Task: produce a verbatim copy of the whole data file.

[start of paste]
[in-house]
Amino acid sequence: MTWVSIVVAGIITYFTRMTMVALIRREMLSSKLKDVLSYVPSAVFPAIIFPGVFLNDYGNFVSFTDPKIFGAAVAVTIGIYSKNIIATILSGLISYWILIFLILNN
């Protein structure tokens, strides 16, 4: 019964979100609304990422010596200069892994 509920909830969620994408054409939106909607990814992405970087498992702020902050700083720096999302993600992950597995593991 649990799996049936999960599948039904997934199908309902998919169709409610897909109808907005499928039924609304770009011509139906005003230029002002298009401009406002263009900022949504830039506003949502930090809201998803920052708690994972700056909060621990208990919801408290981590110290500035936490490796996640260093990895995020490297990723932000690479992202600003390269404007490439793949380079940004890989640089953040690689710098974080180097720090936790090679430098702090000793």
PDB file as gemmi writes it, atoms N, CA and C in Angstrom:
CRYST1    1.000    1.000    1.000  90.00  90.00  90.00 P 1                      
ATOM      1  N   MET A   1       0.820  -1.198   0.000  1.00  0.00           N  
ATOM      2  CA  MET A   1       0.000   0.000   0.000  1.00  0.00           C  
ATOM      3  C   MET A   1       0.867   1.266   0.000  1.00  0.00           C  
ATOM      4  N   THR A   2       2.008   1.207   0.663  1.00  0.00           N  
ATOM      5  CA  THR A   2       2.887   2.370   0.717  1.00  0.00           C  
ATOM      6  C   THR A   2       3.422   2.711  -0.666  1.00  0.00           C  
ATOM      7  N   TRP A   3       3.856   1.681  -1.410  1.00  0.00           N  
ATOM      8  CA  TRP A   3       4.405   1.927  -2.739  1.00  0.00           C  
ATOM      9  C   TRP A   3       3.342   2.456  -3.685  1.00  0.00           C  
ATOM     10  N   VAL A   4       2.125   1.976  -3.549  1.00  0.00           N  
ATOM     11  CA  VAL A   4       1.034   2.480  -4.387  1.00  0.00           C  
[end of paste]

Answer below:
[in-house]
Amino acid sequence: MTWVSIVVAGIITYFTRMTMVALIRREMLSSKLKDVLSYVPSAVFPAIIFPGVFLNDYGNFVSFTDPKIFGAAVAVTIGIYSKNIIATILSGLISYWILIFLILNN
């Protein structure tokens, strides 16, 4: 019964979100609304990422010596200069892994 509920909830969620994408054409939106909607990814992405970087498992702020902050700083720096999302993600992950597995593991 649990799996049936999960599948039904997934199908309902998919169709409610897909109808907005499928039924609304770009011509139906005003230029002002298009401009406002263009900022949504830039506003949502930090809201998803920052708690994972700056909060621990208990919801408290981590110290500035936490490796996640260093990895995020490297990723932000690479992202600003390269404007490439793949380079940004890989640089953040690689710098974080180097720090936790090679430098702090000793």
PDB file as gemmi writes it, atoms N, CA and C in Angstrom:
CRYST1    1.000    1.000    1.000  90.00  90.00  90.00 P 1                      
ATOM      1  N   MET A   1       0.820  -1.198   0.000  1.00  0.00           N  
ATOM      2  CA  MET A   1       0.000   0.000   0.000  1.00  0.00           C  
ATOM      3  C   MET A   1       0.867   1.266   0.000  1.00  0.00           C  
ATOM      4  N   THR A   2       2.008   1.207   0.663  1.00  0.00           N  
ATOM      5  CA  THR A   2       2.887   2.370   0.717  1.00  0.00           C  
ATOM      6  C   THR A   2       3.422   2.711  -0.666  1.00  0.00           C  
ATOM      7  N   TRP A   3       3.856   1.681  -1.410  1.00  0.00           N  
ATOM      8  CA  TRP A   3       4.405   1.927  -2.739  1.00  0.00           C  
ATOM      9  C   TRP A   3       3.342   2.456  -3.685  1.00  0.00           C  
ATOM     10  N   VAL A   4       2.125   1.976  -3.549  1.00  0.00           N  
ATOM     11  CA  VAL A   4       1.034   2.480  -4.387  1.00  0.00           C  